The Santa Fe University of Art and Design is facing criticism concerning security, yet it appears to be making some strides to smooth relations with the campus community. The school just last week formalized its policy regarding pepper spray, allowing students and employees to now carry a small amount.

Many colleges allow students to carry non-lethal forms of defense weapons on their campuses. In recent months, the University of New Mexico has been the subject of scrutiny over its policy on stun guns. The Albuquerque campus saw a significant increase in aggravated assault and stalking incidents in 2015. This year, the campus has seen several protests, as the increase in incidents has caused a comparable rise in student anxiety on campus.

 Maria Egolf-Romero
Maria Egolf-Romero | Maria Egolf-Romero

In the case of SFUAD, administrators say the new pepper spray policy comes after students expressed anxiety in recent meetings with them.

The campus now permits devices that hold no more than 3 ounces of the noxious chemical that can be a deterrent to assailants. While some students tell SFR that they personally do not carry pepper spray, they were glad that the school made the change to allow it.

"For people who actually use it, they feel safe with it. So why deny them that?" says Danny Santana, a digital arts major walking near the library on a windy afternoon.

Other students say their anxiety about campus safety is, at least partially, over how easy it is to access the school grounds. The campus that sits between Siringo Road and St. Michael's Drive is sometimes used as a shortcut between the two arteries. This creates a lot of traffic through the campus and brings a lot of unfamiliar faces around.

"I constantly see people that I don't recognize," Santana says, "and it's a small school. So you know everybody who is on it, and you recognize who aren't on it. So yeah, I guess that's the biggest itch."

University administrators, who have been hit hard by student journalists over security staff conduct and other safety concerns, tell SFR they are aware of some discomfort and want to change that.

Interim President Maria Puzziferro, who began her post at the helm of the school about a month ago, describes SFUAD as "a safe campus" but says she wants to build on that. "It's not a handful of security guards that keep a campus safe, it's everyone, looking out for each other, making good choices. You know if you see something, say something. We are really trying to cultivate that kind of environment where we all come together to make the campus safe," Puzziferro says.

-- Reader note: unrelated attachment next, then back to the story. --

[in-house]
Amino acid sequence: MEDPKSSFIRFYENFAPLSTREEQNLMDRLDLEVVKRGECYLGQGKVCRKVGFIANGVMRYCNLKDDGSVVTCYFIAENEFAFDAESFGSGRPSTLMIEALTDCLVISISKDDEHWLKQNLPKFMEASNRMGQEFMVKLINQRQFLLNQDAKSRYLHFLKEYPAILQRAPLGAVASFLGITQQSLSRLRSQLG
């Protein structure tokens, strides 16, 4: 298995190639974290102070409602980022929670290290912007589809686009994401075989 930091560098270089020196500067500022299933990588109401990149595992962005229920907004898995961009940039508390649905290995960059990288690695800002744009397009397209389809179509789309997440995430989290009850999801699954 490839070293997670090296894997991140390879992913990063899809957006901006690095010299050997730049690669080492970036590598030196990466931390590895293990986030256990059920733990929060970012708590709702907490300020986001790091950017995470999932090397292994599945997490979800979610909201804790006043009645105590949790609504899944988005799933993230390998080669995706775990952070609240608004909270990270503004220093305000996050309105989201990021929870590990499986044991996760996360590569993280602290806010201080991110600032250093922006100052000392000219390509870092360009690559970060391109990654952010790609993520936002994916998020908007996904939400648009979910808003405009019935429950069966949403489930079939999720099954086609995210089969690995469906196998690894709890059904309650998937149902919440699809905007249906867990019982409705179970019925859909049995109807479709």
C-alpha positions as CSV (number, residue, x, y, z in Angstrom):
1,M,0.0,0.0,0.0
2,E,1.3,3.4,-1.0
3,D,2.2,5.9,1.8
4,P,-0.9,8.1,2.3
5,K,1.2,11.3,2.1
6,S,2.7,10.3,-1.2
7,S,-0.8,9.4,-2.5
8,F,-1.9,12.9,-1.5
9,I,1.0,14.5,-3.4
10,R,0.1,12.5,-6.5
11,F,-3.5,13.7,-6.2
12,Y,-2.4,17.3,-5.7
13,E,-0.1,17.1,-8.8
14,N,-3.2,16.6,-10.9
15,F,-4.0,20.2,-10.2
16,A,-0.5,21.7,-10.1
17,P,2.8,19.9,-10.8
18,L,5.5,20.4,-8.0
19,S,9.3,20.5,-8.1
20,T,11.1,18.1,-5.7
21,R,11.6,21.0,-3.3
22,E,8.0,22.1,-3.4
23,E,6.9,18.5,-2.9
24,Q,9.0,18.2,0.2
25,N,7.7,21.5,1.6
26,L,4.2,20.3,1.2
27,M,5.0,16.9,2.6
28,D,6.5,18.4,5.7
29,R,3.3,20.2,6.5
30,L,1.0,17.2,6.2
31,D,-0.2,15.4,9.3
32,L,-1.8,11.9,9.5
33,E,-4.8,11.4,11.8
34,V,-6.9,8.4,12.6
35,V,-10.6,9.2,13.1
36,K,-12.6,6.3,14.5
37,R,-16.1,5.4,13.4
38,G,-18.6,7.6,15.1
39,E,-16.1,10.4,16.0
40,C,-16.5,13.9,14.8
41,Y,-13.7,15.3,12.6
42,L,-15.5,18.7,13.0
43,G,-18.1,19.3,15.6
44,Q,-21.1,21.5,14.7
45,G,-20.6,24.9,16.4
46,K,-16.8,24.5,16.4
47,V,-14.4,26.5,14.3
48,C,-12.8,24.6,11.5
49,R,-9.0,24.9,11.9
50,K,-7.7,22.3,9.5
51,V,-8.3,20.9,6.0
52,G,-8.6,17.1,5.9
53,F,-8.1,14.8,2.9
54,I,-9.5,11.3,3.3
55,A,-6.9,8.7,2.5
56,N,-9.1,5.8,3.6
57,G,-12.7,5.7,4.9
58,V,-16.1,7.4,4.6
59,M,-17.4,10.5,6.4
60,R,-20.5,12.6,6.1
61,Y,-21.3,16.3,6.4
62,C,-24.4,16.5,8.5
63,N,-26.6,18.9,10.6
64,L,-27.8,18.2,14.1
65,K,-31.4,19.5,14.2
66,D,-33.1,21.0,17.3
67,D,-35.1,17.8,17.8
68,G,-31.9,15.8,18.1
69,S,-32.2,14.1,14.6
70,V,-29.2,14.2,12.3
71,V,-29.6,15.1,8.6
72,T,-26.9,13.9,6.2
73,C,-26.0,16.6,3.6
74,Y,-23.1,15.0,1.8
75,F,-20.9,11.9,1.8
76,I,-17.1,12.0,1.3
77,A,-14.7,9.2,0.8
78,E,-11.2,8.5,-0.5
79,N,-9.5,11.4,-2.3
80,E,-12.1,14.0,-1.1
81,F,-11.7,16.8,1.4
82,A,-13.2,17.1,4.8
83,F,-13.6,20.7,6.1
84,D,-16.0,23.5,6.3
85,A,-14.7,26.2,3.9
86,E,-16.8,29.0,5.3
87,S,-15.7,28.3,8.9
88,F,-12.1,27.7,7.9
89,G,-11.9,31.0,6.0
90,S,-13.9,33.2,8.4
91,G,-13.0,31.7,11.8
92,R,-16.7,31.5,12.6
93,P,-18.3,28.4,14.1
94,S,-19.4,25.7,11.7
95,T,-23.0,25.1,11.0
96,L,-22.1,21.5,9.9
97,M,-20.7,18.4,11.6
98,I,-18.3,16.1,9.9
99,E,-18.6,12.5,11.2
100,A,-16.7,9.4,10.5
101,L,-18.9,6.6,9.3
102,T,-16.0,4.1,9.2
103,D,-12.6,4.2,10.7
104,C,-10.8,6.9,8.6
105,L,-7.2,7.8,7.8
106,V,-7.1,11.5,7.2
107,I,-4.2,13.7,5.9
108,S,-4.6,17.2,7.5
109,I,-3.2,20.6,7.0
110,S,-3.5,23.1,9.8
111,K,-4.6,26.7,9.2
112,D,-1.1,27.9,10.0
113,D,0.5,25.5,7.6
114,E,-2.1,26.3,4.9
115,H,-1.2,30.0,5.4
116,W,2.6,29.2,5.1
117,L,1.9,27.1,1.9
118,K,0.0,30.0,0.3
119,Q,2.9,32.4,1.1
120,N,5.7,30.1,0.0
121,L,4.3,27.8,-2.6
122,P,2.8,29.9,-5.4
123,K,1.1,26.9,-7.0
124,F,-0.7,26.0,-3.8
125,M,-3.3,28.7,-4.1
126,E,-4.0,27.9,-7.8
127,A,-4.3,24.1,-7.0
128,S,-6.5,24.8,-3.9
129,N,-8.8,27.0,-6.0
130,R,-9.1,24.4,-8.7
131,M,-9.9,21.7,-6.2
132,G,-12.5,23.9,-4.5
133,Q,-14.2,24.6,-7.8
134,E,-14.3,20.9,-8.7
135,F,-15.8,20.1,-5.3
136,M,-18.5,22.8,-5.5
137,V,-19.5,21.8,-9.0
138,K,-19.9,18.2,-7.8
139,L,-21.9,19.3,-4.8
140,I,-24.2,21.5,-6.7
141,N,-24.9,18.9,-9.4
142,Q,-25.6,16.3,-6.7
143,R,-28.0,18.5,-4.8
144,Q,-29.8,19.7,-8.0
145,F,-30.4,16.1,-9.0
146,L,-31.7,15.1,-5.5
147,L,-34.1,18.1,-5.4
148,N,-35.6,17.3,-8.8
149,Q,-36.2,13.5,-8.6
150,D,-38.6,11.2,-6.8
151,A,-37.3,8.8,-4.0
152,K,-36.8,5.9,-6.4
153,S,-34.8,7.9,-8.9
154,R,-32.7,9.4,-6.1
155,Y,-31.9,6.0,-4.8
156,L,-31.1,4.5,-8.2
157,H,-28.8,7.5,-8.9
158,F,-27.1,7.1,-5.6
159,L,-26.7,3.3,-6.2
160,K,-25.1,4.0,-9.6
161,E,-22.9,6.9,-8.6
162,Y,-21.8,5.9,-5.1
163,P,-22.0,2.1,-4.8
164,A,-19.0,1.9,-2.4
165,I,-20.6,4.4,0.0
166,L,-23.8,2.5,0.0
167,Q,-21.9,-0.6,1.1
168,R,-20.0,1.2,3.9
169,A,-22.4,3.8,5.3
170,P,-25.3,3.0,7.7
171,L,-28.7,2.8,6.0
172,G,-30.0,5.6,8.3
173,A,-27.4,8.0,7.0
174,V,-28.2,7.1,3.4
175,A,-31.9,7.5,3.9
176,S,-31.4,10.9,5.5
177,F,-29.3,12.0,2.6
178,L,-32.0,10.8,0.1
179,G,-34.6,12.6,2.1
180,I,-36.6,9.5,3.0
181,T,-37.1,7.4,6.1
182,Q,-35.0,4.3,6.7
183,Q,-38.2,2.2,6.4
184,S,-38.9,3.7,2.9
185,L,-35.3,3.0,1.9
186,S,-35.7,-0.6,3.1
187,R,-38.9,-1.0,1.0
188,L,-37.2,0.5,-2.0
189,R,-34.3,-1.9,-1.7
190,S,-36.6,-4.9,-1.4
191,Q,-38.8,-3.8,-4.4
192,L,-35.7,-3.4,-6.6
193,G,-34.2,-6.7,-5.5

The school has long used a guard shack at its main entrance and recently added a security post on Siringo Road. But just having the place for a guard to be stationed is not enough, students say. They want a presence in the security booths.

Vic Bell, a theater major, tells SFR the new booth isn't making a difference. "People are still going to blow through it," she says.

A few minutes later, a visit to the temporary structure, surrounded by movable concrete barriers and complete with broken windows, finds it unmanned, and that status was the same during a second campus visit on a different day.

Students say they still need more communication. The school is planning to make a new smartphone app available for download that would boost safety and communication around campus. Spokeswoman Lauren McDaniel says testing with student leadership is underway, but she's not sure when it will be available.

Universities around the country use LiveSafe, which bills itself as a "mobile safety communications platform." McDaniel says the app also features an "interactive safety map that allows students to go to their friends and have their friends watch them walk from one location to another via GPS tracking through the app. It's a dynamic new app that will enable students, faculty and staff to really go in and use it to keep everybody aware of safety and security on campus."

Student Robert Canales, a junior working in the library on a weekend afternoon, says the app sounds like it would improve things. "We don't really have a way to get a hold of [security]. It's just kind of, like, give them a call to this number, and if they answer, then they answer. So I definitely think with different procedures or protocols or communication to get to them, it would be a safer place," Canales says.

McDaniel also points to lighting upgrades in the fall that went in after administrators walked the campus with students. The project got mixed reviews. "I walk around a lot at night when I can't sleep. Most of the campus is really well lit," says Bell.

Santana says he still sees dark spots. "I am a guy, and I walk around with four other guys, and I still do not feel safe around the studio arts building at night."

Administrators contend that they've heard that message and already have a plan to improve lighting in additional areas, including the walkway from the film school to the Den, according to McDaniel. Plus, the school is arranging classes on how to safely and effectively use pepper spray.